Black Friday's long gone, but for Illinois Governor Rod Blagojevich, everything including a Senate seat is still for sale. Or at least it was. Blagojevich, along with chief of staff John Harris, was arrested in Chicago on Dec. 9 on charges that included conspiring to commit wire fraud and soliciting bribes in exchange for the Illinois Senate seat vacated by President-elect Barack Obama that Blagojevich was obligated to fill. If convicted, Blagojevich, who turns 52 on Dec. 10, faces up to 30 years in prison. What a birthday ...
Born in Chicago to Serbian Orthodox parents.
Married with two daughters.
Supported himself through college by working at a meatpacking plant.
Elected to the Illinois state house in 1992.
Became Illinois' first Democratic governor in 30 years after he replaced George Ryan, currently in jail following a federal corruption conviction, in 2003.
Opted out of living in the Illinois Executive Mansion in Springfield, choosing to remain in Chicago instead.
A 2008 Rasmussen poll ranked Blagojevich the "least popular governor" in the nation. His approval rating among Illinois voters is around 4%.
First dose of negative attention came after fundraiser and adviser Tony Rezko was convicted in 2006 on corruption charges for using his influence in Blagojevich's administration to help set up a $7 million kickback scheme from companies looking to do business with the state.
"If he was an athlete, they would test him for amphetamines. He would come up clean but they would test him." One-time congressional opponent Michael P. Flanagan, on Blagojevich's endurance, Chicago Sun-Times, 2002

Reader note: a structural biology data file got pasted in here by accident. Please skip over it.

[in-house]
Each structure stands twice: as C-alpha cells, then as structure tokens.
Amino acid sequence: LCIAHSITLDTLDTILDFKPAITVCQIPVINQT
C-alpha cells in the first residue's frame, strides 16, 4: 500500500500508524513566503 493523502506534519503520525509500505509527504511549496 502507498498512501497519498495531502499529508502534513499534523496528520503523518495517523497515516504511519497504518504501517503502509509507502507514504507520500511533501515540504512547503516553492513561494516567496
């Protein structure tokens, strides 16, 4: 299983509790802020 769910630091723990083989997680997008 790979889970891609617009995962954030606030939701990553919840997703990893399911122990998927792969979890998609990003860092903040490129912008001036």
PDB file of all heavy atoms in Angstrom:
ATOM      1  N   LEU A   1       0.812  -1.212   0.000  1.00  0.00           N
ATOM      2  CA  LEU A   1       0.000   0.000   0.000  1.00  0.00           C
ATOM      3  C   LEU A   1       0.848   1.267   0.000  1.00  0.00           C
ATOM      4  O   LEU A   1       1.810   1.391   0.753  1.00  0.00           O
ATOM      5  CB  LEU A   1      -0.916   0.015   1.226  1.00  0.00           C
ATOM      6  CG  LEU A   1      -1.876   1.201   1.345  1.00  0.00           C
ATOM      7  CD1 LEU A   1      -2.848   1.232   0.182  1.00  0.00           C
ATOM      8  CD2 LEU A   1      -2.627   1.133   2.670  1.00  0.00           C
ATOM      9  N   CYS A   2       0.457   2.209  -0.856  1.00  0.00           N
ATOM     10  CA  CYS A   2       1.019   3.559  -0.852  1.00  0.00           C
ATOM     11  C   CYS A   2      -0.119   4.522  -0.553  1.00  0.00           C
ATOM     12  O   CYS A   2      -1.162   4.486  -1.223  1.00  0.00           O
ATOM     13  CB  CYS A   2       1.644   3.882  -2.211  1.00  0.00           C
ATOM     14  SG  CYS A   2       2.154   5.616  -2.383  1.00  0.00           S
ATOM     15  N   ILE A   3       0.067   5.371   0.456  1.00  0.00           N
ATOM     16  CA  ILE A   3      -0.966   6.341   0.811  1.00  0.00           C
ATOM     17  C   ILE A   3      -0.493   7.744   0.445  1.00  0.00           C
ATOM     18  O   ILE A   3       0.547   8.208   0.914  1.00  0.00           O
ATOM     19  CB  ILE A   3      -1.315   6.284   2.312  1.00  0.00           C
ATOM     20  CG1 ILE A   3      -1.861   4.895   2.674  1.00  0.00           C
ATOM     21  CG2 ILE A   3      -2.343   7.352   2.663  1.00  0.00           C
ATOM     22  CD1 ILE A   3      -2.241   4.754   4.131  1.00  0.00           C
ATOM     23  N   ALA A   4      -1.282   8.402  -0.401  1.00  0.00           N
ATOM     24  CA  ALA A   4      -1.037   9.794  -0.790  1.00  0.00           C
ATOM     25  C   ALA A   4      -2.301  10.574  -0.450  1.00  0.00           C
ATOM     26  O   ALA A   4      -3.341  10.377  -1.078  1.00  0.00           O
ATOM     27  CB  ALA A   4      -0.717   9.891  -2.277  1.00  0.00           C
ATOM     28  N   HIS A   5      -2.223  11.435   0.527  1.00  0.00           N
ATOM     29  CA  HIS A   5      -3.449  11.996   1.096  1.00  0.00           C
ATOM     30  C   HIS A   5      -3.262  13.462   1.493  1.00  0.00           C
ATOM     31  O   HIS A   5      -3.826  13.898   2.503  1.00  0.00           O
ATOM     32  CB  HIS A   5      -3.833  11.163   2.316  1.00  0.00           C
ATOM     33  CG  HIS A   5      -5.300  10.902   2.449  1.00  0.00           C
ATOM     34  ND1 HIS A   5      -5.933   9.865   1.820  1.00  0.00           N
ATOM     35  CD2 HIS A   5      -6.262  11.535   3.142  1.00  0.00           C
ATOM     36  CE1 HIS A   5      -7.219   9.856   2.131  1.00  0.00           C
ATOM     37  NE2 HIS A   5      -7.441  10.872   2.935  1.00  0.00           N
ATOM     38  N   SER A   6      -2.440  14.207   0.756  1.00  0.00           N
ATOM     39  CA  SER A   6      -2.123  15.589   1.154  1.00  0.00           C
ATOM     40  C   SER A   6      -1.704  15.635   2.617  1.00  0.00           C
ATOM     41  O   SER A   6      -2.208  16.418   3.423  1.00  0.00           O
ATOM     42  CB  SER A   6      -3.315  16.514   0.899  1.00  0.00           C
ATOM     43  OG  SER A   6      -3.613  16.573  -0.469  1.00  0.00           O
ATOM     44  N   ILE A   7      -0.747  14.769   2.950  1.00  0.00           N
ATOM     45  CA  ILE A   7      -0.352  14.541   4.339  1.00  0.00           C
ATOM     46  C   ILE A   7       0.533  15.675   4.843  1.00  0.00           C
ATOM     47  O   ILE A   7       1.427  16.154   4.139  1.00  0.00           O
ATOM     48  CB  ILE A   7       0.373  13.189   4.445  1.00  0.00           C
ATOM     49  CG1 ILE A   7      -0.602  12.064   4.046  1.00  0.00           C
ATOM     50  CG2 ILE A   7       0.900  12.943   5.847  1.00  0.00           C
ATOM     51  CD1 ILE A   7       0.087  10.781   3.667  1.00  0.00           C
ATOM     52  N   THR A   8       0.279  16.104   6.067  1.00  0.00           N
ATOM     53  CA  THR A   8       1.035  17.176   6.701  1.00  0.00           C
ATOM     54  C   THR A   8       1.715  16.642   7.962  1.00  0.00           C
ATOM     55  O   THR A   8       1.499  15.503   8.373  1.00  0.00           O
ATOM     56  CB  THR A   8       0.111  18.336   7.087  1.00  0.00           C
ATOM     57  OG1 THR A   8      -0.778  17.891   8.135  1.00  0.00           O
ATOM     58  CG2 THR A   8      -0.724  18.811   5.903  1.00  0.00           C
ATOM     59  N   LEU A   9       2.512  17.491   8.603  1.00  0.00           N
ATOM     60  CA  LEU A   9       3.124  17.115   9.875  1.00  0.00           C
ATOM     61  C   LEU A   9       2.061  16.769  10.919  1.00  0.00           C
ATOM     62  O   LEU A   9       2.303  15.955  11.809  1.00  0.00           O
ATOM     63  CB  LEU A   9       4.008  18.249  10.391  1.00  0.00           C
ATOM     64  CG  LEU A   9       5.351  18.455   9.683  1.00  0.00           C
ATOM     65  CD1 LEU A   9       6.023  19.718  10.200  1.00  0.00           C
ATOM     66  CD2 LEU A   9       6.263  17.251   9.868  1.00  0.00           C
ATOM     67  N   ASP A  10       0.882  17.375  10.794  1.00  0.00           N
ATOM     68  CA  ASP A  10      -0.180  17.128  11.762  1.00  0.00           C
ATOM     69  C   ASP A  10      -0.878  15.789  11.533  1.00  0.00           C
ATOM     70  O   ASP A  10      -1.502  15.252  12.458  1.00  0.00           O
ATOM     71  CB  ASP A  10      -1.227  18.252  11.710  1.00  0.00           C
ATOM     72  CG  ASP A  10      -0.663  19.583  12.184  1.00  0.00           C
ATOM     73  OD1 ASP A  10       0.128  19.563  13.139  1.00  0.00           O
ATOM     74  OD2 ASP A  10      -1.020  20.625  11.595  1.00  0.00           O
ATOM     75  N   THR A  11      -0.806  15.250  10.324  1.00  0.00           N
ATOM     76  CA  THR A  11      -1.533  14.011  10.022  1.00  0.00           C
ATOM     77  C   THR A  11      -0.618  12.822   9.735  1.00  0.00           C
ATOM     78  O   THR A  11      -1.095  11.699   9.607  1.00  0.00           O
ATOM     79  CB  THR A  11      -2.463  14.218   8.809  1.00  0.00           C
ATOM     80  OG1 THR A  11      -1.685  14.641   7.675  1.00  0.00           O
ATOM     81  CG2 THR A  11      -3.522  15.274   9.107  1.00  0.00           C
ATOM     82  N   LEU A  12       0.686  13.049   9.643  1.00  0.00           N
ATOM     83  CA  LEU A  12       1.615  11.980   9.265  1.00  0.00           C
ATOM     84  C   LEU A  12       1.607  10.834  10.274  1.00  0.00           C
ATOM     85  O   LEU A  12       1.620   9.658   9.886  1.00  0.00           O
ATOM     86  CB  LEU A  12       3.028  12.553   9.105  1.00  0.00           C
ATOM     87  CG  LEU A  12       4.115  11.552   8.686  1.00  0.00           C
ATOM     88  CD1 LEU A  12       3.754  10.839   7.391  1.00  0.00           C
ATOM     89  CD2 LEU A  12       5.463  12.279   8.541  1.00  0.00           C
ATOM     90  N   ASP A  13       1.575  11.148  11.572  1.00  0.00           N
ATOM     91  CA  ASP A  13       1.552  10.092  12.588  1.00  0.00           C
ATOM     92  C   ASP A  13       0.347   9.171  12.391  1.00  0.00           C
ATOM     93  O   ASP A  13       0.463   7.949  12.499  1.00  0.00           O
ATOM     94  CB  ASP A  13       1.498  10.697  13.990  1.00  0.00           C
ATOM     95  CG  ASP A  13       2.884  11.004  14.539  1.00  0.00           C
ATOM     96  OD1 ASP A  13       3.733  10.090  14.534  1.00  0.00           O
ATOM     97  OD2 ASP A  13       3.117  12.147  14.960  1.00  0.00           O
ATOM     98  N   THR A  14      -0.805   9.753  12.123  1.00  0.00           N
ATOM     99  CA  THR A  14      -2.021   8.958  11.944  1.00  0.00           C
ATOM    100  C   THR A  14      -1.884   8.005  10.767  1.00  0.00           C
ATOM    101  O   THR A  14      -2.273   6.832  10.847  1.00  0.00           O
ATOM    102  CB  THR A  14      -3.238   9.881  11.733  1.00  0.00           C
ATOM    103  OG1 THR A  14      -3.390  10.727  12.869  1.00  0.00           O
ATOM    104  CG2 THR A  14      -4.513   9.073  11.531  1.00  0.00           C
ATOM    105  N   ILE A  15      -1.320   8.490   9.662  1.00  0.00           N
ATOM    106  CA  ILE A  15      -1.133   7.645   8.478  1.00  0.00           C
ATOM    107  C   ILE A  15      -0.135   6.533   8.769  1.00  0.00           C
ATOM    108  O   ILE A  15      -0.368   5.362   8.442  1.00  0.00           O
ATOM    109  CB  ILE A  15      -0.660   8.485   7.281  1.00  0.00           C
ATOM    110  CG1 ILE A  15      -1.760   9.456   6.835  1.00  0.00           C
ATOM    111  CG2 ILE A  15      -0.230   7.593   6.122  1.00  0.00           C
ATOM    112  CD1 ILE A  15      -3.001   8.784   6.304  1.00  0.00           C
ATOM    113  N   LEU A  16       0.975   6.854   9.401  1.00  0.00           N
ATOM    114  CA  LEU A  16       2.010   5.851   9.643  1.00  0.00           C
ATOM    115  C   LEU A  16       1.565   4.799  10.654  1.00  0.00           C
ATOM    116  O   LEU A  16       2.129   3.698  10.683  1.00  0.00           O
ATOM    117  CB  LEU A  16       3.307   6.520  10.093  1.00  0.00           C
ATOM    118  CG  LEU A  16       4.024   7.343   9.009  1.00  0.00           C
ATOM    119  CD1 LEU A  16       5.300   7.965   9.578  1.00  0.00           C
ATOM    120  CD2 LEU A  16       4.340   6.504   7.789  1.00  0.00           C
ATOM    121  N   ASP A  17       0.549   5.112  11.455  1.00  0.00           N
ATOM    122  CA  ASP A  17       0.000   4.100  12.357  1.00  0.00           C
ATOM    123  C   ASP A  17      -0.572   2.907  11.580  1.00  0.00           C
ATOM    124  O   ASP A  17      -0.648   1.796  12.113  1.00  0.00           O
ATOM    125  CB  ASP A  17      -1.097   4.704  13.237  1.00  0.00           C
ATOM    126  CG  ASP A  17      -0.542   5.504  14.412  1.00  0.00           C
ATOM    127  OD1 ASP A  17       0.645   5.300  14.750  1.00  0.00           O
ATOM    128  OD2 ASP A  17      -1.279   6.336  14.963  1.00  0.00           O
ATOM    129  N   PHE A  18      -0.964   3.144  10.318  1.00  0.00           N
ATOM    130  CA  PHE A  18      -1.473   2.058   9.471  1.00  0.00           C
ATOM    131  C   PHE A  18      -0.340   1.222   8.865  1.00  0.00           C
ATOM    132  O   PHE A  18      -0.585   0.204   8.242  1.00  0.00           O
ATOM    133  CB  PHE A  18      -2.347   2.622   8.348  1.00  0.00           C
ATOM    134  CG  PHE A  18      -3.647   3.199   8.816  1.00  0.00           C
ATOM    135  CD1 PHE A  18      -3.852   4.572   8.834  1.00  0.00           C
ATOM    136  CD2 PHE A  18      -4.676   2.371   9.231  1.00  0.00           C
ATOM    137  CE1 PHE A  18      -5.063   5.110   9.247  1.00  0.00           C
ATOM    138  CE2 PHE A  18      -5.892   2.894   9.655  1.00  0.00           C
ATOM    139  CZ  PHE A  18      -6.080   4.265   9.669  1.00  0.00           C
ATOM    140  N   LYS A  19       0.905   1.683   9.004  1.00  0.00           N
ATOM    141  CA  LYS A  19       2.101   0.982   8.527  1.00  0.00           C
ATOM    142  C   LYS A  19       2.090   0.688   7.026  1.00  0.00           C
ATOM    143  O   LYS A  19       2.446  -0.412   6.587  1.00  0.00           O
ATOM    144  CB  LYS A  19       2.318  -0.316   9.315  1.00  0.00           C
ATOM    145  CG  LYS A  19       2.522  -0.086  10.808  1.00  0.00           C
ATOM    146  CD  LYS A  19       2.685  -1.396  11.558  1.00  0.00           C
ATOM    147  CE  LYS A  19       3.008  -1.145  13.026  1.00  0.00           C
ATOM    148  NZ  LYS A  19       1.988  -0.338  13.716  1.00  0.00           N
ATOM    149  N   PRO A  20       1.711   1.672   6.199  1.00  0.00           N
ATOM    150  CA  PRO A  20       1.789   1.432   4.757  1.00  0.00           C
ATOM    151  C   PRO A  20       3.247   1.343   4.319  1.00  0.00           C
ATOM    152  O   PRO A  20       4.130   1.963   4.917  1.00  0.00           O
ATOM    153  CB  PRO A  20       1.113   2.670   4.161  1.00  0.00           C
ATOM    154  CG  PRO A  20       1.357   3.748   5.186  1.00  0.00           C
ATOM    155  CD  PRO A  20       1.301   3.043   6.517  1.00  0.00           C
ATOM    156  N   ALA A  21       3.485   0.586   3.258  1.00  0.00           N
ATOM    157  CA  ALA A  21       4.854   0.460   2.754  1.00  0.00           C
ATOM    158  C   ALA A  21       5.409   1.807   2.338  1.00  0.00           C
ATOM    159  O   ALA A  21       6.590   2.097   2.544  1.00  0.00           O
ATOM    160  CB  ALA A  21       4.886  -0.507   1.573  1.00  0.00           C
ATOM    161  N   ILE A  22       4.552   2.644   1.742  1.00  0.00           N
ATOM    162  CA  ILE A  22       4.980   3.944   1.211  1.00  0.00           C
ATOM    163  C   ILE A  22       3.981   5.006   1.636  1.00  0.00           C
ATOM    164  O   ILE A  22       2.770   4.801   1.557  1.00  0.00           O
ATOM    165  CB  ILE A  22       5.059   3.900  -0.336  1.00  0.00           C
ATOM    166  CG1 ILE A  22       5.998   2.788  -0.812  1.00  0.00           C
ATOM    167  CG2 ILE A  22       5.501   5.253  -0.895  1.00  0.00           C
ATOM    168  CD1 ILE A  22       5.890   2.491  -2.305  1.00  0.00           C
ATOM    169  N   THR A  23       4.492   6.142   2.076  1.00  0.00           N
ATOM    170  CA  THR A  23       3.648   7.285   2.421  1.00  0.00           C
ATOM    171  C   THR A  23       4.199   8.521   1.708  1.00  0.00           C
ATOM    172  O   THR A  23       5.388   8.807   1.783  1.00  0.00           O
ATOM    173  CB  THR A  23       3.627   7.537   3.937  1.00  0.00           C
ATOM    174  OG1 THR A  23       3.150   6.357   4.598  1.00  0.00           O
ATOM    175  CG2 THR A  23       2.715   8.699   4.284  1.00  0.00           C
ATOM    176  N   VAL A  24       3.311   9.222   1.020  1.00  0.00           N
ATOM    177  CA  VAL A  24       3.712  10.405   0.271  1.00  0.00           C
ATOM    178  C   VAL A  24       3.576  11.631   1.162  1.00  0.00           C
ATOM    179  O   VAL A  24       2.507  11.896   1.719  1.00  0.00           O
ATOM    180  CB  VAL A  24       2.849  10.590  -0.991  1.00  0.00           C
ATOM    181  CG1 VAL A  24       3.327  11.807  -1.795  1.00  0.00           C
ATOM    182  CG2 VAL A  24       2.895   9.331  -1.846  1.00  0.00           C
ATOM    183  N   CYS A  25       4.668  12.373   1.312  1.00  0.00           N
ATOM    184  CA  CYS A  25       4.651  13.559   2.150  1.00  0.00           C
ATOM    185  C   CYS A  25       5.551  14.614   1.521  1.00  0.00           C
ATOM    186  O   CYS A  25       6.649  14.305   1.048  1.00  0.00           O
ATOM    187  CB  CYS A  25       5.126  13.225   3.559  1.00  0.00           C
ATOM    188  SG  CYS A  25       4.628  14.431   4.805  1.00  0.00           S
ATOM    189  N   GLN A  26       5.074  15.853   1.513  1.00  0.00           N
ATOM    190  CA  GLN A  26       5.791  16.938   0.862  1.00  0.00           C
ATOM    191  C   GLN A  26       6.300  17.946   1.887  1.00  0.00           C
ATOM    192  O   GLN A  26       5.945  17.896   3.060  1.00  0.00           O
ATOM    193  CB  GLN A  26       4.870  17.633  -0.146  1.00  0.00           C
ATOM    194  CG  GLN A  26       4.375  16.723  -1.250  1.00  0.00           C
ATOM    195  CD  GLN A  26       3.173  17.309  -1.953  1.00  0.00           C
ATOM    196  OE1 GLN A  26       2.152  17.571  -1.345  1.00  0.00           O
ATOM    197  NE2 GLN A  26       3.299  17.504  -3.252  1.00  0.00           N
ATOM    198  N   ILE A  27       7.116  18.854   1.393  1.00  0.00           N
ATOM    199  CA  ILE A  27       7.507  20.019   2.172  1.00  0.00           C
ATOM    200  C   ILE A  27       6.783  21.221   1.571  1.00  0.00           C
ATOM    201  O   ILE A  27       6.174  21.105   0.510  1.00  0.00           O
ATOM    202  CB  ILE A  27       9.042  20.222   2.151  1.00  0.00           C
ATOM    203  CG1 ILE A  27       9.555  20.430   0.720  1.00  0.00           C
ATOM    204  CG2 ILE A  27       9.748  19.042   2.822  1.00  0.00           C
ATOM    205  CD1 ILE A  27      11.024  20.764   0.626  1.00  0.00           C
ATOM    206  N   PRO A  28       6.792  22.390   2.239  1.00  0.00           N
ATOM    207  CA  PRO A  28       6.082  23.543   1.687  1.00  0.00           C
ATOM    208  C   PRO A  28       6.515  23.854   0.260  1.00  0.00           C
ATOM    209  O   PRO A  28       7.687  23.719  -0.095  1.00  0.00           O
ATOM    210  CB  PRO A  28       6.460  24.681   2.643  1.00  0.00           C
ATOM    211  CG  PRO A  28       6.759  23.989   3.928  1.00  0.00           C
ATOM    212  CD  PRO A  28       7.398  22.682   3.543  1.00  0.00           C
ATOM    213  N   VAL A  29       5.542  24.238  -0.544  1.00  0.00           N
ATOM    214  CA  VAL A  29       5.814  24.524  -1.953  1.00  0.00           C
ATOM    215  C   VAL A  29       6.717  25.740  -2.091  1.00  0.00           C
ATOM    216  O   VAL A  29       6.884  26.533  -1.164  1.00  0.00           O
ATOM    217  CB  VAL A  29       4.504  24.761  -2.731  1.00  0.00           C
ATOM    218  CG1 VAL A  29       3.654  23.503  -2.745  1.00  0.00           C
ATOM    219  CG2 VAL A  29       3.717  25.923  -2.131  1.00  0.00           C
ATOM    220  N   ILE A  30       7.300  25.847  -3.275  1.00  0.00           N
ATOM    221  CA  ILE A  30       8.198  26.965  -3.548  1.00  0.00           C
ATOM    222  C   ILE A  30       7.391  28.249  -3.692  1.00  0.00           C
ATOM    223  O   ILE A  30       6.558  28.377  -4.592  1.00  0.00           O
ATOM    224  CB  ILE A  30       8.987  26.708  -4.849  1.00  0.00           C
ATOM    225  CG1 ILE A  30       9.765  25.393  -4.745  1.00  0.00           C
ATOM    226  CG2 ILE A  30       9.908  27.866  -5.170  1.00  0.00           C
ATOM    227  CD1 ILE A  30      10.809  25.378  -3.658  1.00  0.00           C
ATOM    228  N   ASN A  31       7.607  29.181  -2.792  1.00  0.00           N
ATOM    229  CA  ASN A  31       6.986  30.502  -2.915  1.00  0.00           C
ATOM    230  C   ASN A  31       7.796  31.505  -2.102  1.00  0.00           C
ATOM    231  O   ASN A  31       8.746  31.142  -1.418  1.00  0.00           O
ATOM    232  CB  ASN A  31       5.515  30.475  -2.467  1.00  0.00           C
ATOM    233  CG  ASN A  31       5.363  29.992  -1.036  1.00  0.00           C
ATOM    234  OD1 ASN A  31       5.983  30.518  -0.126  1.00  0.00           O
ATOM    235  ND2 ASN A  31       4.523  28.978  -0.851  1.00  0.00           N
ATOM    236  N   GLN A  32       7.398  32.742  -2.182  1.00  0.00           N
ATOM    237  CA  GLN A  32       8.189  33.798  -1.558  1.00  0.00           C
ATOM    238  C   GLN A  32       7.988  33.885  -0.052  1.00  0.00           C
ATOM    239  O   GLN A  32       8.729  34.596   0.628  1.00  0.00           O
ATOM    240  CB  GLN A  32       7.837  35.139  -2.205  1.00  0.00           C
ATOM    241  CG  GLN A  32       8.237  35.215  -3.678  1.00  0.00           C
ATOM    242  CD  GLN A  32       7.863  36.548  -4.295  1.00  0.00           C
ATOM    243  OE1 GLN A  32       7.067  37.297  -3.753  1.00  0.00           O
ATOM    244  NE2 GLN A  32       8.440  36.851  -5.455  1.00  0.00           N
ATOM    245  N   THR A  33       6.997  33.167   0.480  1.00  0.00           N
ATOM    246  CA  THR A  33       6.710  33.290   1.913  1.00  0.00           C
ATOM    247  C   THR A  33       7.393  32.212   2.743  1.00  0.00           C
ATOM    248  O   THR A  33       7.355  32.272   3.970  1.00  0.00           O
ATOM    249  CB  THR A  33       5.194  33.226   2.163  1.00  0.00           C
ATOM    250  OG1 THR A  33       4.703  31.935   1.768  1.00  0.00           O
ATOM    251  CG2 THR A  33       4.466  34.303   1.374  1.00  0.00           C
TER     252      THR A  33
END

"Obviously, he won, but I had concerns about it ... I was concerned about whether he was ready for that." David Axelrod, pre-eminent Illinois strategist and Obama adviser, on his reluctance to get behind Blagojevich's 2002 gubernatorial campaign, The New Yorker, July 2, 2008
"The conduct would make Lincoln roll over in his grave." Federal prosecutor and U.S. Attorney Patrick Fitzgerald, on Blagojevich's actions during a Dec. 9 press conference
"Clearly, the charges announced today reveal that the office of the governor has become nothing more than a vehicle for self-enrichment, unrestricted by party affiliation and taking Illinois politics to a new low." Robert D. Grant, special agent in charge of the Chicago office of the FBI
"I think I'm a great governor." In a statement to the press during the Democratic National Convention, Aug. 27, 2008
"Is he teasing me or is this legit?" During a February 2006 interview on The Daily Show, after enduring several jokes at his expense. Blagojevich later claimed that he was unaware of the show's comedic nature
"I'm going to keep this Senate option for me a real possibility, you know, and therefore I can drive a hard bargain. You hear what I'm saying. And if I don't get what I want and I'm not satisfied with it, then I'll just take the Senate seat myself." On finding someone to fill President-elect Barack Obama's vacant Senate seat, during a taped Nov. 3 conversation with an adviser
"Our recommendation is fire all those f-----g people, get 'em the f--- out of there and get us some editorial support." During a Nov. 4 phone call, in which Blagojevich instructed chief of staff Harris to urge the Chicago Tribune's owners to fire select members of the paper's editorial board
"Is this a joke?" As he was arrested in his Chicago home on the morning of Dec. 9